So, what’s scaring us today?
The Iowa National Guard, for one. Actually, the guard has been frightening right-wing radio patriots and their pals with plans to conduct urban warfare training in the tiny western Iowa town of Arcadia. Well, fear not, because guard officials have cancelled the exercises, according to The Des Moines Register.
Gun rights advocates were convinced that the exercise, with a fake door-to-door search for an arms dealer, was step one in the government’s plot to take guns from citizens:
Talk show host Alex Jones of Austin, Texas, whose syndicated radio program is carried on about 60 stations, said he had received phone calls on and off the air from people in Arcadia and nearby towns who objected to the plans.
He said he believes oil companies, in concert with central banks, are creating a worldwide economic crisis to set up a world government.
“This is part of an acclimation for martial law,” Jones said of the National Guard’s plans.
Yeah. Arcadia city leaders are disappointed, saying they heard no complaints from local residents. Then they jumped into black helicopters and flew away.
Coyotes are another problem. One showed up in Cedar Falls at Hansen Elementary School, prompting school officials to keep kids inside. The Waterloo-Cedar Falls Courier saysthe kids were allowed out in the afternoon, a local hunter released his lab to chase the coyote away and police are exploring options. Somewhere in the middle of all this, the Iowa DNR said the coyote is really not a threat to anyone. I bet the kids thought the whole thing was cool.
Shady investors. Iowa’s Public Employee Retirement System, or IPERS, is trying to terminate its contract with a California investment firm that’s being investigated by federal regulators. Westridge Capital Investment, according to The Gazette’s account by Rod Boshart, has $339 million of Iowa’s pension funds:
“I’m not putting any sugar on this one,” said State Treasurer Mike Fitzgerald, a member of the IPERS Investment Board and fund custodian. “I’m very, very concerned. We have at least $300 million at risk here.”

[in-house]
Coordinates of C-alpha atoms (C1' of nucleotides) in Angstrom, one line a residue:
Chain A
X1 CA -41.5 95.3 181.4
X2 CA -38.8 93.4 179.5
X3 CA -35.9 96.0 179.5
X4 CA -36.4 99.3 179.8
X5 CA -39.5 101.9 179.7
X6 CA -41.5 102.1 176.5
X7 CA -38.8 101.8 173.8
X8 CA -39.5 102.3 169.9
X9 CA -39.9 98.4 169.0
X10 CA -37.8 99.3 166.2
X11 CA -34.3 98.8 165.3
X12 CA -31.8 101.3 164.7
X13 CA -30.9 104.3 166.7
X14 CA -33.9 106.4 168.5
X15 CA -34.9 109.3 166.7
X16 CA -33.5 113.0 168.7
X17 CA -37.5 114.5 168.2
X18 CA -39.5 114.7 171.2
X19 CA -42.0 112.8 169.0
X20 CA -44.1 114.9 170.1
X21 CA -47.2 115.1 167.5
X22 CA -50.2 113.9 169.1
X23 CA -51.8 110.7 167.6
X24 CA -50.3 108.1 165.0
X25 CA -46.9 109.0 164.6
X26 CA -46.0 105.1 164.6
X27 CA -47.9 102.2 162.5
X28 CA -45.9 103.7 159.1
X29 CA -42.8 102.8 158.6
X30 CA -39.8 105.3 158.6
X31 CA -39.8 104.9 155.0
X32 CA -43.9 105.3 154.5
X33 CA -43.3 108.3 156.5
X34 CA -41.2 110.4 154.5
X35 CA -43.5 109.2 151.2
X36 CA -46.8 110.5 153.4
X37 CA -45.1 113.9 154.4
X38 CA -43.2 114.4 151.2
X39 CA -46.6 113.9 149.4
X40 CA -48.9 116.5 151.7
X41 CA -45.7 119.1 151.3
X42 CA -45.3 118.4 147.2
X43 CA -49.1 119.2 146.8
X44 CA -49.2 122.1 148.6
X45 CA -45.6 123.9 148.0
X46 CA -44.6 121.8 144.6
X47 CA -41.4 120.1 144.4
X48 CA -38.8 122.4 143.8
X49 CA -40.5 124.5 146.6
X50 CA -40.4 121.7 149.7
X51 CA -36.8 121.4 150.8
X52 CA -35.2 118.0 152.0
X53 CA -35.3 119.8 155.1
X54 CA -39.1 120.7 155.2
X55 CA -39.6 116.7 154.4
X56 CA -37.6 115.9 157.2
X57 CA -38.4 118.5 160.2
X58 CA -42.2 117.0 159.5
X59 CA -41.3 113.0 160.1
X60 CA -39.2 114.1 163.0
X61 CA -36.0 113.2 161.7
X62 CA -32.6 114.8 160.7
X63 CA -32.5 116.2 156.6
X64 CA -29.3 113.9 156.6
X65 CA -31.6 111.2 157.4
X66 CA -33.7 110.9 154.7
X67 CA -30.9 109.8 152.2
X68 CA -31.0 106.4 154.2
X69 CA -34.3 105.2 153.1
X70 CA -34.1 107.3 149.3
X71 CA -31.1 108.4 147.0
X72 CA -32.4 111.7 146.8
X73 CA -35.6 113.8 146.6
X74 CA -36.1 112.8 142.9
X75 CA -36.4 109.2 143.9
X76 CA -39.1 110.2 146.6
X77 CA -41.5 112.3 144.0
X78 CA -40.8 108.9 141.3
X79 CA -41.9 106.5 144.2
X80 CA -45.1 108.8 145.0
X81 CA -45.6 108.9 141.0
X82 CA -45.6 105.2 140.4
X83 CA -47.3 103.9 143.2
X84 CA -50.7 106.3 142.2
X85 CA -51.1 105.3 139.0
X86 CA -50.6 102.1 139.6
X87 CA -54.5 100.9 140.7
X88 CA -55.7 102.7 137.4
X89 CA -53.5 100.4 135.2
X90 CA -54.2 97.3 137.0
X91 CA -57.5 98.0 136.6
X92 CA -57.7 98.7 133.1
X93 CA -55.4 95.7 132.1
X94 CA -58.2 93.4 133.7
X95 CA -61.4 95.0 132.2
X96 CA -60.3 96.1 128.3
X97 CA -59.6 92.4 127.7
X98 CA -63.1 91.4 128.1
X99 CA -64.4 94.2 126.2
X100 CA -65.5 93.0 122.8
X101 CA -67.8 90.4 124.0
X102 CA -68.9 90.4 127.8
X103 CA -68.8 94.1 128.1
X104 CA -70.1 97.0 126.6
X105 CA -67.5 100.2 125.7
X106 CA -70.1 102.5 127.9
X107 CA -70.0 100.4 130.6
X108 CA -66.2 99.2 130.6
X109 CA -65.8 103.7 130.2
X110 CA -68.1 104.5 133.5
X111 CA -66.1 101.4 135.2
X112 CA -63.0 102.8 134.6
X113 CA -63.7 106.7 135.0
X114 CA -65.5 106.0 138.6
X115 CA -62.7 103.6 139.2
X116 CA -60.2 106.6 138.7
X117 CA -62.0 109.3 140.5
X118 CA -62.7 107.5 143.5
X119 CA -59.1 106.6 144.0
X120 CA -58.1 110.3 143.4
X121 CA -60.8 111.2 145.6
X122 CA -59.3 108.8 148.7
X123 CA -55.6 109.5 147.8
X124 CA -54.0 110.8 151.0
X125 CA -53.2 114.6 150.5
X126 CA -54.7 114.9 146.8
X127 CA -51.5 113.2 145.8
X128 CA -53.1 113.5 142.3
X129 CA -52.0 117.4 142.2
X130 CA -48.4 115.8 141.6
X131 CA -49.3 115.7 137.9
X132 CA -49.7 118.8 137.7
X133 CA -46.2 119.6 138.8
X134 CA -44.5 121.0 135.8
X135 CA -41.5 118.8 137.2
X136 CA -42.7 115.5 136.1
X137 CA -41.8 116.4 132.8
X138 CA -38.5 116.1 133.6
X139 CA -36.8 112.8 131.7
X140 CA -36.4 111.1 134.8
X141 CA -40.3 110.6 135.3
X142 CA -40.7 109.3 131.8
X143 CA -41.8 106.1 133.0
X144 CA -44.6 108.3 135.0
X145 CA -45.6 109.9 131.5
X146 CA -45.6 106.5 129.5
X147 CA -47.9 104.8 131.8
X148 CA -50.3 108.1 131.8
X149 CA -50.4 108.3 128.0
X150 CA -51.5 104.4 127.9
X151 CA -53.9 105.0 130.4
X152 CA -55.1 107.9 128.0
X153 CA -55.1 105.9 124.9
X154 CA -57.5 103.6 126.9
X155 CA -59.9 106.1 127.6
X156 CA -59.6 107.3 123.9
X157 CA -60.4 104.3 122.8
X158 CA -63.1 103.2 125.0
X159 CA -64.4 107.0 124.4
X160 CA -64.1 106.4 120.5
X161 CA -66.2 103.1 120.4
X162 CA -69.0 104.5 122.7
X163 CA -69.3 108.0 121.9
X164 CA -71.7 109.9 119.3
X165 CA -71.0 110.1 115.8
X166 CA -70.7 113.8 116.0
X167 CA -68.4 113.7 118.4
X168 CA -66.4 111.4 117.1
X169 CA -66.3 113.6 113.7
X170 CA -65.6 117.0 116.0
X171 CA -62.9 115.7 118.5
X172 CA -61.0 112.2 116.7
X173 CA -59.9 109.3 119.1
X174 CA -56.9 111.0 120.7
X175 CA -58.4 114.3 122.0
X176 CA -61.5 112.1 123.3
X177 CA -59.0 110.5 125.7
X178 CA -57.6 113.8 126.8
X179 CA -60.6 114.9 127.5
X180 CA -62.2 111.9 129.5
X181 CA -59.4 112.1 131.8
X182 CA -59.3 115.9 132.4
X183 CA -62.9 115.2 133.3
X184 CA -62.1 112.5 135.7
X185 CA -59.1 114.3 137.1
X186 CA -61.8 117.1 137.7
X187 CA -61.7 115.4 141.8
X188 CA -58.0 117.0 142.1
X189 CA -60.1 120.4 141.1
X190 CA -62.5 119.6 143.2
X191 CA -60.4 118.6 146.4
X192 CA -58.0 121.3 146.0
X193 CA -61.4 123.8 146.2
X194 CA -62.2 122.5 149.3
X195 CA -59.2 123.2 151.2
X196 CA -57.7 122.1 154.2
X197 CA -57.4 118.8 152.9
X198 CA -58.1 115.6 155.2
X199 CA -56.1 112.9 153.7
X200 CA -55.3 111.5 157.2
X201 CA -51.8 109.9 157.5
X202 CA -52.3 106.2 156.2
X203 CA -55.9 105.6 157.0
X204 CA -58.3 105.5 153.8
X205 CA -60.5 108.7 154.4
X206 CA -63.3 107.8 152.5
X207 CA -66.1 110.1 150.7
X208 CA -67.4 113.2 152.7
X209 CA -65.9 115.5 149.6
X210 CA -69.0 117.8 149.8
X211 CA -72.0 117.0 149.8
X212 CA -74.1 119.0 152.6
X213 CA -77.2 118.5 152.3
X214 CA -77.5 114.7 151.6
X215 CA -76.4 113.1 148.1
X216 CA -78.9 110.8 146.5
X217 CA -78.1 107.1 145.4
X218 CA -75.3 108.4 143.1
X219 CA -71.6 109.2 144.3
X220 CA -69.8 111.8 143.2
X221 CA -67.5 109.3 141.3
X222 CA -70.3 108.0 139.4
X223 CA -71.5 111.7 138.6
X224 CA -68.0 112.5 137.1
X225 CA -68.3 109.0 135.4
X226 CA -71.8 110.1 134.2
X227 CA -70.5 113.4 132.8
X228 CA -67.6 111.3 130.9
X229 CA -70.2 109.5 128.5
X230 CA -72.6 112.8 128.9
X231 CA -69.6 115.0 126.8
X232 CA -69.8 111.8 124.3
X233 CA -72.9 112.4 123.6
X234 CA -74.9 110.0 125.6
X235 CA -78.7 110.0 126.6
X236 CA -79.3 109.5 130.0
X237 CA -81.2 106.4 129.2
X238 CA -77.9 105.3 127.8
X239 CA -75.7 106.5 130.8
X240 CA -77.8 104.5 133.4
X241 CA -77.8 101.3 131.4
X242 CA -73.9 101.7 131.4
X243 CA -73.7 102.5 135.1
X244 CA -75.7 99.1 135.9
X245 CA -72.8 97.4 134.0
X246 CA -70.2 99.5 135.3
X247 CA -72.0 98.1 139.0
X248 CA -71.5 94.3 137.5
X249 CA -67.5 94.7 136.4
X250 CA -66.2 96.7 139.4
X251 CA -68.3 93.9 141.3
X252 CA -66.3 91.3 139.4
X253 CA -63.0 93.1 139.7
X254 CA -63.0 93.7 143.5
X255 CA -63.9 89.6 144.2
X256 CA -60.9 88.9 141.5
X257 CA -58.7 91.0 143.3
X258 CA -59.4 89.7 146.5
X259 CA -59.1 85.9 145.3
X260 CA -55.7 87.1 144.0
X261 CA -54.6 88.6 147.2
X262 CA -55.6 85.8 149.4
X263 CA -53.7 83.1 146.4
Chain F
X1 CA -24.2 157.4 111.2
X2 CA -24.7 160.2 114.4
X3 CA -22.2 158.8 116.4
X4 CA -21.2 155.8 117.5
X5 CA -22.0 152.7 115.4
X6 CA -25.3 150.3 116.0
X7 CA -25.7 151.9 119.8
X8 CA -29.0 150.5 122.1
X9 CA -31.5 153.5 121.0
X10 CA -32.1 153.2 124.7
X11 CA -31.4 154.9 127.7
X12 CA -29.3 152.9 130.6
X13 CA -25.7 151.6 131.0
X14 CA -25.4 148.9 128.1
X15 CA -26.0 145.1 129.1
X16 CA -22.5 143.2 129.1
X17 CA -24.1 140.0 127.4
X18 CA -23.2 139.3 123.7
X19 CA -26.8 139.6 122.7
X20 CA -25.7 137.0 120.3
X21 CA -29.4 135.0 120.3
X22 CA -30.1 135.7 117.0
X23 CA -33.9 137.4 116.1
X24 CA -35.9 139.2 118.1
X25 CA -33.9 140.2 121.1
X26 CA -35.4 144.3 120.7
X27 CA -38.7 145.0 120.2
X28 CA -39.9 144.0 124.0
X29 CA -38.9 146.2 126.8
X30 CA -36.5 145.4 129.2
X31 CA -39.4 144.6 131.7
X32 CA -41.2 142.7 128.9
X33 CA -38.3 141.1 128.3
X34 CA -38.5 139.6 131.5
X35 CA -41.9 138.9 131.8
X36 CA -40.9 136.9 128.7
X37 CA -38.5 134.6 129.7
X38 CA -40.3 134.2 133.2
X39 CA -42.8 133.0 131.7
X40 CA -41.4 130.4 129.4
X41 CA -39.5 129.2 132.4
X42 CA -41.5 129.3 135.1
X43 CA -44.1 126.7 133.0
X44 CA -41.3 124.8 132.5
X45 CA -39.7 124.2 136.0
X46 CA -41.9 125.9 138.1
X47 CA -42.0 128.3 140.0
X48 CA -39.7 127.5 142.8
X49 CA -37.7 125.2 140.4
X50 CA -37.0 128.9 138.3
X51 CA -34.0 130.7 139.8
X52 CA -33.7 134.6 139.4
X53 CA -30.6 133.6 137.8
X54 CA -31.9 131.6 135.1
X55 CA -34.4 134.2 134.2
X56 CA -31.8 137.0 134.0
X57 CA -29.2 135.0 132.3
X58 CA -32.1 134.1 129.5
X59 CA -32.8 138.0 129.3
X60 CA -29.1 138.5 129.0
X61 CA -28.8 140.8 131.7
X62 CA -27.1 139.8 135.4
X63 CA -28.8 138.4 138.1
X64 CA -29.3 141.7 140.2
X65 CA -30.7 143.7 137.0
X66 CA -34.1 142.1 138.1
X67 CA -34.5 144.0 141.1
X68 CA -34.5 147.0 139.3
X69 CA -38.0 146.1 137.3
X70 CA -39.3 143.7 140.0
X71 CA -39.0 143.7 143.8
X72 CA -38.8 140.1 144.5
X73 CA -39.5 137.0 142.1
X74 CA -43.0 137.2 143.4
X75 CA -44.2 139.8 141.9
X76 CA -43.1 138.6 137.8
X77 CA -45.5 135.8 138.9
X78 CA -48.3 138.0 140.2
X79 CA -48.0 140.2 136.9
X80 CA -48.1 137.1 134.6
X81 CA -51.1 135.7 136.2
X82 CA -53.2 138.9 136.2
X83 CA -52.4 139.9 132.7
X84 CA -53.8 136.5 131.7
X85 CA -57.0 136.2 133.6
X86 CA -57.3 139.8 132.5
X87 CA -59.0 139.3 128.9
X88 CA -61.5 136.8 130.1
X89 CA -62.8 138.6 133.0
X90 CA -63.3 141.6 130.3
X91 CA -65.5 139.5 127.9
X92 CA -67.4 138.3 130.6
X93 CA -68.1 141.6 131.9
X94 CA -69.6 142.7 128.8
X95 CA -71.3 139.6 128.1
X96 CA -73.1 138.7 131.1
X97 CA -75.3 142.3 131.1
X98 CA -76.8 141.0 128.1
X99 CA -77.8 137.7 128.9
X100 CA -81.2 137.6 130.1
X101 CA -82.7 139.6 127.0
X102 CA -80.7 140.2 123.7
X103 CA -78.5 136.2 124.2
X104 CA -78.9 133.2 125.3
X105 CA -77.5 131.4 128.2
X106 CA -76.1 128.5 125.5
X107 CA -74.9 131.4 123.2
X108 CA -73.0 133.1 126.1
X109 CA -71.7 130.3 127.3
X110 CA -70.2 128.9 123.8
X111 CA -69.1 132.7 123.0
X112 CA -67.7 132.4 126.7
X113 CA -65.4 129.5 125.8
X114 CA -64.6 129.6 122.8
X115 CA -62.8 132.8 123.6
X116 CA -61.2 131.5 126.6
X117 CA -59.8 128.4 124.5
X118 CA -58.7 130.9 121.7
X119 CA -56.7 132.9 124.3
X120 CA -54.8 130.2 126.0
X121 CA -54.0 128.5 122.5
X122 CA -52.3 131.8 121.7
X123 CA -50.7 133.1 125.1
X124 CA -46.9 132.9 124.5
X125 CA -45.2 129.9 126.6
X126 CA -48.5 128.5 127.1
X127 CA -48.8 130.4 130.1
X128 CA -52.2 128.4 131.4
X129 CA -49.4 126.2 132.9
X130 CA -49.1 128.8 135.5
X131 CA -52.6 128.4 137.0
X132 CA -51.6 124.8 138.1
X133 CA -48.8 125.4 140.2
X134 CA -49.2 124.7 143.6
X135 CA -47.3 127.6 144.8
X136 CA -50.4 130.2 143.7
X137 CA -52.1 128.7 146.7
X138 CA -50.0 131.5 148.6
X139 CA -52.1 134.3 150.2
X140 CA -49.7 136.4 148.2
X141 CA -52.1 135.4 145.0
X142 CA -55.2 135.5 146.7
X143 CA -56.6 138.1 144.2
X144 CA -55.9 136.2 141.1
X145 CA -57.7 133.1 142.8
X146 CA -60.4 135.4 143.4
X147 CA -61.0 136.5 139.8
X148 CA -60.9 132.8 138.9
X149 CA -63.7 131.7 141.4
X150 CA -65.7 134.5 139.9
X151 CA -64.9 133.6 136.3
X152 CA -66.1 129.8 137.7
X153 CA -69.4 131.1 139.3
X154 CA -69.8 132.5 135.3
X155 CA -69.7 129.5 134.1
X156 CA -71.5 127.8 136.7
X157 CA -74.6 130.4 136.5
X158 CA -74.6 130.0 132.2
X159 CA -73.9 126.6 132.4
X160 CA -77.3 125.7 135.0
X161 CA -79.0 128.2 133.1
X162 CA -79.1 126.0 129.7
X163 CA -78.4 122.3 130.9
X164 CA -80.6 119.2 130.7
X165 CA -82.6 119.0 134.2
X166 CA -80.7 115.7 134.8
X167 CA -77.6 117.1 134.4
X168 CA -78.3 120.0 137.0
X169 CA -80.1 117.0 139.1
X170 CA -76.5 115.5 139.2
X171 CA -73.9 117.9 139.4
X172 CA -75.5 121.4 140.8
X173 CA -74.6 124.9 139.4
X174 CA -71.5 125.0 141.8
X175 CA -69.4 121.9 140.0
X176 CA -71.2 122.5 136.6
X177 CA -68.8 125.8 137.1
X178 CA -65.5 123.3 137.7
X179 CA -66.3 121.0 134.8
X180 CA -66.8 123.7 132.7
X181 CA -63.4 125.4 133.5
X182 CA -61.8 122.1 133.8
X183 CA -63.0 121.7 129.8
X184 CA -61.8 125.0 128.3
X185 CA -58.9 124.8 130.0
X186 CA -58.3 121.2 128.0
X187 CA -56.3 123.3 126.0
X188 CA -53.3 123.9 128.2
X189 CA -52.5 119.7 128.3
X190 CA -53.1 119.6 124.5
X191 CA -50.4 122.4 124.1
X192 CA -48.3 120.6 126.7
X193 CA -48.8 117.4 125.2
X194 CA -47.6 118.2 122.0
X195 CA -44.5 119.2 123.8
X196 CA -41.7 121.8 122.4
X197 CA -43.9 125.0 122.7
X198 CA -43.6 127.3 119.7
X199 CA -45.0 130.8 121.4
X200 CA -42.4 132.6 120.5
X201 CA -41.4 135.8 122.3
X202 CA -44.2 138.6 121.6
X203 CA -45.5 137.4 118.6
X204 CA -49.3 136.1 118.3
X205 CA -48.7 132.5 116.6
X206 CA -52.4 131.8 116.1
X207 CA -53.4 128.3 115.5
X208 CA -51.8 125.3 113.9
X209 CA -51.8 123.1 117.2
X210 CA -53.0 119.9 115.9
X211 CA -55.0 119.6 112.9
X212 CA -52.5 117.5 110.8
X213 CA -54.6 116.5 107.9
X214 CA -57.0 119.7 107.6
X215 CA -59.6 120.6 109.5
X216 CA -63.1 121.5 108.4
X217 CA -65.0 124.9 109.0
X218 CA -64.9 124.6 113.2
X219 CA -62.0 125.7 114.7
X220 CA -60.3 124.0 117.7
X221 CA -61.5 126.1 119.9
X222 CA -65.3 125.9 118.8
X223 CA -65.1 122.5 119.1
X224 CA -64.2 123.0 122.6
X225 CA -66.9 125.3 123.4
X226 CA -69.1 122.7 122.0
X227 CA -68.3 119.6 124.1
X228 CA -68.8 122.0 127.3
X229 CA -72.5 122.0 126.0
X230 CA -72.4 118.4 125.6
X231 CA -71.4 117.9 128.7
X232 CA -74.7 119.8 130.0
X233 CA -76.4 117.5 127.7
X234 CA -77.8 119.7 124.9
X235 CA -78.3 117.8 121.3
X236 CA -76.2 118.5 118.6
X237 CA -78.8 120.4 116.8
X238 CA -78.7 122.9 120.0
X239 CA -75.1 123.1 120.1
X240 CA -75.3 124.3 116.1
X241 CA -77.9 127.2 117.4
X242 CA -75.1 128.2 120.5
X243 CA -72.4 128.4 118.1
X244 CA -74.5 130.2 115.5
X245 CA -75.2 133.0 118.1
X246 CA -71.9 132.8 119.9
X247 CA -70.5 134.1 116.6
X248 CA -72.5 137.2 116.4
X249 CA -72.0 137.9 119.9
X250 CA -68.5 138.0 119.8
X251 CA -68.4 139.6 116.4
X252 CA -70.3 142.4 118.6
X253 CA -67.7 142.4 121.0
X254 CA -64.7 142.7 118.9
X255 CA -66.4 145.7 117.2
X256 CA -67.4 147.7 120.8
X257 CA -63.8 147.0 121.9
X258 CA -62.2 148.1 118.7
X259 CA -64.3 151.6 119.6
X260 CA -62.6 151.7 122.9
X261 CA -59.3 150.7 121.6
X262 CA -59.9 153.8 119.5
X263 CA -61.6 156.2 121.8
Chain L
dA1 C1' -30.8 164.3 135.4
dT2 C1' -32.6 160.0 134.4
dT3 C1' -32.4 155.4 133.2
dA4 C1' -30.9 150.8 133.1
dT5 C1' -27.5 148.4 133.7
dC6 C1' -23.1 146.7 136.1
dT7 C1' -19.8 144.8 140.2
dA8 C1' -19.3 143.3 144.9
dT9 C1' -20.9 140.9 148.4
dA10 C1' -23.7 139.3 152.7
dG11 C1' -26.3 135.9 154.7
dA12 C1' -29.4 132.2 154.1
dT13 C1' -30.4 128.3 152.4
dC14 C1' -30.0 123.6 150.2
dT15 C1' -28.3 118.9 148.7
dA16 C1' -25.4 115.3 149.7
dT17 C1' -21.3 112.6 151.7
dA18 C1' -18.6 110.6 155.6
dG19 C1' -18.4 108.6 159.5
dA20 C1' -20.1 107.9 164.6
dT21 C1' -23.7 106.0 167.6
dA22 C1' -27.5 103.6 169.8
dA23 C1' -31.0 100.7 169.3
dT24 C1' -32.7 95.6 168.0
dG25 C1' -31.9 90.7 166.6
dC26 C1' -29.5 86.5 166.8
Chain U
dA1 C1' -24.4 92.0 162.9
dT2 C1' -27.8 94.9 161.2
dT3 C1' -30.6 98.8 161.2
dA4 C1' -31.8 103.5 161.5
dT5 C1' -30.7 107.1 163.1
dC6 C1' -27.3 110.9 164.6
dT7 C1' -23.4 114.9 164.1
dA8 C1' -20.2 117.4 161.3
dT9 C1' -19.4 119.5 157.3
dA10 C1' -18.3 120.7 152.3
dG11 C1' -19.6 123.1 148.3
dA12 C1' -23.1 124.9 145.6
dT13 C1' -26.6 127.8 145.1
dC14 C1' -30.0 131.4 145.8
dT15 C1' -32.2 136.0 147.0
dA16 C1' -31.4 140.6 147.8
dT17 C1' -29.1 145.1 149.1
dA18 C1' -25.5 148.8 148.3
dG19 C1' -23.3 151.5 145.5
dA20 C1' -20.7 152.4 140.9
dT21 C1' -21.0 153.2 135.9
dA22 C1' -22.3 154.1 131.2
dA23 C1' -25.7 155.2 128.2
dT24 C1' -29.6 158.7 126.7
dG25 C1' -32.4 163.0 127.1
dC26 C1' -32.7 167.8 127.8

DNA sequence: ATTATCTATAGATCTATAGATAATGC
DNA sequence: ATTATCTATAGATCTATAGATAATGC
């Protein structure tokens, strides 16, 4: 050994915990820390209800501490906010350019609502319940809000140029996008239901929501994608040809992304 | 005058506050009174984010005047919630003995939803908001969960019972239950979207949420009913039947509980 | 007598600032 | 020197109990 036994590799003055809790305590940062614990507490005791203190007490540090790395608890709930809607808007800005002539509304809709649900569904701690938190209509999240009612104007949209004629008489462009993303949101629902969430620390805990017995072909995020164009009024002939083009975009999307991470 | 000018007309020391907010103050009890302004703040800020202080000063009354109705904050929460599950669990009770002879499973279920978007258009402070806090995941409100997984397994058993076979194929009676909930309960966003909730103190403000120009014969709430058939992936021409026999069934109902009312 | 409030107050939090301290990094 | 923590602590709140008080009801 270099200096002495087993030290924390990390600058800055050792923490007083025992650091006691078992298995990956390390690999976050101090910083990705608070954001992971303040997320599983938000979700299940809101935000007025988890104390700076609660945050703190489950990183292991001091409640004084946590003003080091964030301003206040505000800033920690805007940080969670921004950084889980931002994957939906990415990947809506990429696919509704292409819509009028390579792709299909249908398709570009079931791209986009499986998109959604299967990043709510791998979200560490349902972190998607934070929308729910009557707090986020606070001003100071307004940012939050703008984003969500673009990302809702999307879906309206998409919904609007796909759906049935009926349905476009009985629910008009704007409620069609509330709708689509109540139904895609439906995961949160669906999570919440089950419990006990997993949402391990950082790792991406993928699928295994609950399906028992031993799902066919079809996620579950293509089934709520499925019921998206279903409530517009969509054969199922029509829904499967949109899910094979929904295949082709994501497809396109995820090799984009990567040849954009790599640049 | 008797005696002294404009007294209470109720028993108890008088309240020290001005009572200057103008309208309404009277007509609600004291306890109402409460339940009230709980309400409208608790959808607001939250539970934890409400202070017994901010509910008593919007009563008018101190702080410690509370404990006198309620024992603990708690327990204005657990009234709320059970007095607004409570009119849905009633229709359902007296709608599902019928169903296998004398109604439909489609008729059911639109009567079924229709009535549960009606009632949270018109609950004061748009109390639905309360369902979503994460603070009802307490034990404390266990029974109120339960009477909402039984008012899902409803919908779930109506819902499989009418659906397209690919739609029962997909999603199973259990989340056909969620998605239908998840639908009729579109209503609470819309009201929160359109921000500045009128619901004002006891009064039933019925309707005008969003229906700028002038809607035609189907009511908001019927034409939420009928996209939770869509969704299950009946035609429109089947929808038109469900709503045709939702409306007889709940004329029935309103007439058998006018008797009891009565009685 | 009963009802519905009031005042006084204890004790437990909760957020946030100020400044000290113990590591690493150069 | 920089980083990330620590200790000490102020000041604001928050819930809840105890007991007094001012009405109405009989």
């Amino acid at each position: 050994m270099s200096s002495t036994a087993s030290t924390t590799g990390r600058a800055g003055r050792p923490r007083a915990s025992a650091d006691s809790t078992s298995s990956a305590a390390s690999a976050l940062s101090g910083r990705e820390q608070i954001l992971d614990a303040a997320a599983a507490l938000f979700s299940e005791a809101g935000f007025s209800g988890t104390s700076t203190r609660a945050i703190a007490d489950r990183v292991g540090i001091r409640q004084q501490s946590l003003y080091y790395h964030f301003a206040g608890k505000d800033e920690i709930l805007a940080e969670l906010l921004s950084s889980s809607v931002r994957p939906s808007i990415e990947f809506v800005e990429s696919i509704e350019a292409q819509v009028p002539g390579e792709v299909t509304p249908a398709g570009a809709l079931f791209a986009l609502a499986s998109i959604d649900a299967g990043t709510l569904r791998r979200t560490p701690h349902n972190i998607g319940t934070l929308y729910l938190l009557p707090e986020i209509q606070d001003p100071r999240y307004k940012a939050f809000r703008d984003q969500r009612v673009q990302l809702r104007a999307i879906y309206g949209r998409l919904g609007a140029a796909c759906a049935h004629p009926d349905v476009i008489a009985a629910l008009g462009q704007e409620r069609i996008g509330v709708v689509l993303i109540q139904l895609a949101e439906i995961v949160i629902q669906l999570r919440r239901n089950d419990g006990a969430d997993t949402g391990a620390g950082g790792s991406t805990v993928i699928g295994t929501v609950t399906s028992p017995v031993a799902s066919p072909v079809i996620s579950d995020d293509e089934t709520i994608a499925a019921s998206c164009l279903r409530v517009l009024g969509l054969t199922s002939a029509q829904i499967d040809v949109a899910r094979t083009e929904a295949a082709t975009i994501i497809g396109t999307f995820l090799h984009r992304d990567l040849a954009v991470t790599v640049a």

School Consolidation. After state Sen. Matt McCoy, D-Des Moines, dropped his A-bomb of a bill that would force any Iowa school district with less than 750 students to consolidate, his colleagues are pushing the caution button. Radio Iowa reports that the bill has sparked a discussion, but without words like “consolidation” and “reorganization.”
The Mason City Globe-Gazette fronts Boshart’s report on the consolidation debate, which notes that shrinking enrollments and budgets and new core curriculum standards will push consolidation with or without more legislative intervention.
OK, enough with the scary.
The Sioux City Journal fronts sad news that Iowa has lost its second-oldest resident. Letitia Lawson, 112, of Milford died Sunday. But her son says her “bucket list” was pretty much finished.
Letitia Lawson did calisthenics on her own until four days before her death. She was adamant about eating fresh fruits and vegetables and praying daily. She cherished the Bible given to her and husband John on Christmas Day, 1940.
The couple farmed for a half-century before retiring and moving to Milford in 1969. John died in 1981.
Letitia climbed into a combine on their farm at the age of 103 and traveled for one pass as the corn crop came in. “She said one pass in a combine amounted to a day’s work picking corn by hand,” Marshall Lawson said.
She’s survived by 11 grandchildren, 28 great-grand children and five great-great grandchildren.